President Barack Obama told a half-truth in September when he went before the nation to make the case for why the United States needed to respond militarily to the use of chemical weapons in Syria, Pulitzer Prize-winning journalist Seymour Hersh alleges.
"In some instances, he omitted important intelligence, and in others he presented assumptions as facts," Hersh wrote in the London Review of Books.
"Most significant, he failed to acknowledge something known to the U.S. intelligence community: that the Syrian army is not the only party in the country's civil war with access to sarin, the nerve agent that a U.N. study concluded — without assessing responsibility — had been used in the rocket attack."
The Obama administration has responded to Hersh's allegations, saying that they are "simply false," said Shawn Turner, spokesman for the director of National Intelligence, USA Today reports.
Hersh explained that according to a report included in the Operations Order — a document put together by U.S. intelligence prior to a ground invasion — evidence is included "that the al-Nursa Front, a jihadi group affiliated with al-Qaida, had mastered the mechanics of creating sarin and was capable of manufacturing it in quantity."
Hersh alleges that the Obama administration "cherry-picked" the intelligence it cited in favor of blaming Syrian President Bashar Assad for the use of sarin gas, when it should have included al-Nursa in its list of suspects.
"We know the Assad regime was responsible," Obama said
in a speech he gave Sept. 10. "In the days leading up to Aug. 21, we know that Assad's chemical weapons personnel prepared for an attack near an area where they mix sarin gas. They distributed gas masks to their troops. Then they fired rockets from a regime-controlled area into 11 neighborhoods that the regime has been trying to wipe clear of opposition forces.
"I determined that it is in the national security interests of the United States to respond to the Assad regime's use of chemical weapons through a targeted military strike," he added.
Hersh argues that Obama was about to go to war against Syria because Assad had apparently crossed the "red line" by using chemical weapons, but he was about to do so without verifying who it really was that had used the chemical weapons on the Aug. 21 attack.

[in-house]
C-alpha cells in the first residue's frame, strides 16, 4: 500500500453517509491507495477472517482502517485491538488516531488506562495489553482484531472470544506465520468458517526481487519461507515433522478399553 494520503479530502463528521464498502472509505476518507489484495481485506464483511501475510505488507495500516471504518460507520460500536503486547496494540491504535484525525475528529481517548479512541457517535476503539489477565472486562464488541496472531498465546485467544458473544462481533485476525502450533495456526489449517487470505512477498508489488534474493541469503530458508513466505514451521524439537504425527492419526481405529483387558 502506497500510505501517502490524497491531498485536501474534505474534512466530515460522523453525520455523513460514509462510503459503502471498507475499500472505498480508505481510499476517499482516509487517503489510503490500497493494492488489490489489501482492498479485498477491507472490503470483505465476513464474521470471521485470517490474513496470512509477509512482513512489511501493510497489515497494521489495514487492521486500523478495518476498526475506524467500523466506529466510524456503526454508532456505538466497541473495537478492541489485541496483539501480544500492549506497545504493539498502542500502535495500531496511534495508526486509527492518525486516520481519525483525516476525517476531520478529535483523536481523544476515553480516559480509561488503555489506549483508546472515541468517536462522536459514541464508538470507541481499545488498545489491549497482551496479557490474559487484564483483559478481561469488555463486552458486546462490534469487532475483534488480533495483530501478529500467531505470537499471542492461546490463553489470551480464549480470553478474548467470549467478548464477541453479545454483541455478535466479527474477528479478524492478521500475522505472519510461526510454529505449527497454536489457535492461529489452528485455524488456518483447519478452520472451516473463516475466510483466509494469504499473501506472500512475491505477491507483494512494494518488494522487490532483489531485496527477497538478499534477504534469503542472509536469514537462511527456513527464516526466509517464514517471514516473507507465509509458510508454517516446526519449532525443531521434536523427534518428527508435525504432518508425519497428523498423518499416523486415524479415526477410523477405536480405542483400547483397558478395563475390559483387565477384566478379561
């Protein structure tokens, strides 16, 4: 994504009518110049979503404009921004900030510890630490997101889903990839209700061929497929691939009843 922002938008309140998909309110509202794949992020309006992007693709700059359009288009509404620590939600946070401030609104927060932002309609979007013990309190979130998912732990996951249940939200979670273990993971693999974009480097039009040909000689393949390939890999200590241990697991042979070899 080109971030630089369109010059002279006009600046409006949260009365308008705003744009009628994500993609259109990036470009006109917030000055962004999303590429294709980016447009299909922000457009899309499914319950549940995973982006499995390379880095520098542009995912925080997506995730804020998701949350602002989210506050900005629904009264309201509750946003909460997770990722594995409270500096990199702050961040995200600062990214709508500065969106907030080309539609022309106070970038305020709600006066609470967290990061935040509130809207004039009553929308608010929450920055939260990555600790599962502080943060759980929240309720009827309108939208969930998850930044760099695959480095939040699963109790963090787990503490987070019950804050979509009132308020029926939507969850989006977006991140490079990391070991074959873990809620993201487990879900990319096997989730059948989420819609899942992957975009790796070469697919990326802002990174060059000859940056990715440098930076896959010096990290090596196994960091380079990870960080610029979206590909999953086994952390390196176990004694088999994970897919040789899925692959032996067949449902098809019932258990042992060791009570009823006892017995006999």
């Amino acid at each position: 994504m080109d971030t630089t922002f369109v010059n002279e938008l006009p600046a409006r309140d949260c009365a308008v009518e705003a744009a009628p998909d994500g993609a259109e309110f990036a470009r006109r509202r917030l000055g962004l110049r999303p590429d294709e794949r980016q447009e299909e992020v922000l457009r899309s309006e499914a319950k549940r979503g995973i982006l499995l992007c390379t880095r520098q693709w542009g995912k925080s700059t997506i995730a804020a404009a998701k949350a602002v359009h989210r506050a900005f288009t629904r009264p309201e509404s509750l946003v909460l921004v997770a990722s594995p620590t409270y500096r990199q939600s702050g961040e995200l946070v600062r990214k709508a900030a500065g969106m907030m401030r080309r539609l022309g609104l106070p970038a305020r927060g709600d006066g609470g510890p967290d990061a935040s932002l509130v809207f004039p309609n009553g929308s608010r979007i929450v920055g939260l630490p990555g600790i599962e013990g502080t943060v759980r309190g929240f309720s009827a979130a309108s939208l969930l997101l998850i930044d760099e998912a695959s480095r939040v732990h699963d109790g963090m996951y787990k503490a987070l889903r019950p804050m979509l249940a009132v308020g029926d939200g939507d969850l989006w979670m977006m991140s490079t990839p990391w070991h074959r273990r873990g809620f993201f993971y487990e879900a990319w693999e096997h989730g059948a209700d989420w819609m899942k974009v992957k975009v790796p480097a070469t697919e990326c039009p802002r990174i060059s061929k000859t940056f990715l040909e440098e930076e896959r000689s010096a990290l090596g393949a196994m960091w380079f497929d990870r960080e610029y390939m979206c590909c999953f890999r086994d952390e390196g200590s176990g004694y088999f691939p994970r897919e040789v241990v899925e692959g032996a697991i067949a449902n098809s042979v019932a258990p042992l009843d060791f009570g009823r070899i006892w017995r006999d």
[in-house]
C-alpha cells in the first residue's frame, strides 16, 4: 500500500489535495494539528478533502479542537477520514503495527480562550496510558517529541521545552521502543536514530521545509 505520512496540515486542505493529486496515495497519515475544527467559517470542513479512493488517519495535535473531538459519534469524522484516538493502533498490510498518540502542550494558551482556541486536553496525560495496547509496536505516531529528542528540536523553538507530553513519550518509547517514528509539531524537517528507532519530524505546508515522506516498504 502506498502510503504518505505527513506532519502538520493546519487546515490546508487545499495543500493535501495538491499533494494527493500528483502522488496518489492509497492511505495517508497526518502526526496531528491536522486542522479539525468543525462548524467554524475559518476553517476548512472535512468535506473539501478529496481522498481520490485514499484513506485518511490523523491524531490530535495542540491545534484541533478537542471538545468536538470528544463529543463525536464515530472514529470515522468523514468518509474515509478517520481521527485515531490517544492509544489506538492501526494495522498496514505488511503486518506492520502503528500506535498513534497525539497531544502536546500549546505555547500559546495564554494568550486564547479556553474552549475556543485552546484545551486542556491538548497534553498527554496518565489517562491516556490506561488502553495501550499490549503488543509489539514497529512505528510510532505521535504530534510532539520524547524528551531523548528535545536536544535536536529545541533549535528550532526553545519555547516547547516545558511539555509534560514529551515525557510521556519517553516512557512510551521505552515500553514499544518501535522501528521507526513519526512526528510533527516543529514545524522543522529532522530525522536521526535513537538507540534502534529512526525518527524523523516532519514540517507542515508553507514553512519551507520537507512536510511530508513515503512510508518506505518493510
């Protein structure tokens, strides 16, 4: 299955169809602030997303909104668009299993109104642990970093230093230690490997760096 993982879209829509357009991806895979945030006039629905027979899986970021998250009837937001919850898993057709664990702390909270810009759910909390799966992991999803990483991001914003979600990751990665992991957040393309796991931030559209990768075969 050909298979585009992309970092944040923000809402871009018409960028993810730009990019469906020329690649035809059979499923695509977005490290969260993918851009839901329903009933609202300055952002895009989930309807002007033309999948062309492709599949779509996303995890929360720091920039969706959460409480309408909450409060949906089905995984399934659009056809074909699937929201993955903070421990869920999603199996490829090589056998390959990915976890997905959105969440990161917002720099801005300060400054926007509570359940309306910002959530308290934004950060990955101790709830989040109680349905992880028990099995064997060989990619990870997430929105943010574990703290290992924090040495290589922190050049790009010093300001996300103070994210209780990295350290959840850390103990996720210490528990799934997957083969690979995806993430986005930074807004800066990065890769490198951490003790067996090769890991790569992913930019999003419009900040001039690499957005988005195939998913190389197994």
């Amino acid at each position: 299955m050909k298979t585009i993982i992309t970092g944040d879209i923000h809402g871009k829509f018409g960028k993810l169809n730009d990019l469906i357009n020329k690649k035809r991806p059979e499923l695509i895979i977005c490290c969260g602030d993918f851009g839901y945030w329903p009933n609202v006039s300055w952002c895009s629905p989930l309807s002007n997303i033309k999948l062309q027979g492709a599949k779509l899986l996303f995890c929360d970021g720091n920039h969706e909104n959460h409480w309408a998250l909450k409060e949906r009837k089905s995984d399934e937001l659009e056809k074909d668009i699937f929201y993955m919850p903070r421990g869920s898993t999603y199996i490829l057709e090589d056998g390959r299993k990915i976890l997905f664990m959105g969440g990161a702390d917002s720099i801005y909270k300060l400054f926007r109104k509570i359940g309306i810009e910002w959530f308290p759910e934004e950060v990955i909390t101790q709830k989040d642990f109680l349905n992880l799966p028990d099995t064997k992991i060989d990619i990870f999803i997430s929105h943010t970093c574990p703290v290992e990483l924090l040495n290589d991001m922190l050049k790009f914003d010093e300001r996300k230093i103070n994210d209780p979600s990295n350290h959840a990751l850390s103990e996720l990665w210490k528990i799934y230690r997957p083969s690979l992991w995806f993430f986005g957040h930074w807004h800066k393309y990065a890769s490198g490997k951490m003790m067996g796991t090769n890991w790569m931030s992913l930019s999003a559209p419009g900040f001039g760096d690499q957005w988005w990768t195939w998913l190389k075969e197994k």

According to the Hersh, there was a lot of frustration and even anger over what those in the intelligence and military community viewed as a "deliberate manipulation of intelligence" by the administration.
"One high-level intelligence officer, in an email to a colleague, called the administration's assurances of Assad's responsibility a 'ruse,'" Hersh wrote. "The attack 'was not the result of the current regime', he wrote."
"A former senior intelligence official told me that the Obama administration had altered the available information — in terms of its timing and sequence" to make it look like the administration had captured intelligence in "real time," Hersh explained.
"The same official said there was immense frustration inside the military and intelligence bureaucracy: 'The guys are throwing their hands in the air and saying, 'How can we help this guy' — Obama — 'when he and his cronies in the White House make up the intelligence as they go along?'"
The officials said that Obama made it sound like the government had received an advance warning that the attack was going to take place before it did, but that wasn't the case, the officials claim.
The United States has set up "a secret sensor system inside Syria" that is watched by the National Reconnaissance Office to alert the government in case there is any "movement of chemical warheads stored by the military."
Hersh explains that for sarin gas to be used, it can only be prepared a few days in advance, as it will start to eat away at the warhead. However, there was no movement detected in the days leading up to the Aug. 21 attack. A possible alternative explanation is that the warheads were supplied to the Syrian army from somewhere else.
The administration is continuing to stand by its claim that Assad was responsible for the August attack.
"The intelligence clearly indicated that the Assad regime and only the Assad regime could have been responsible for the 21 August chemical weapons attack," Turner said. "The suggestion that there was an effort to suppress intelligence about a nonexistent alternative explanation is simply false."
One of Hersh's best-known investigative works broke the Abu Ghraib prisoner abuse scandal during the Iraq War in 2004 in The New Yorker.
The New Yorker and The Washington Post passed on Hersh's Syria story before he asked the London Review of Books to publish it, according to The Huffington Post.
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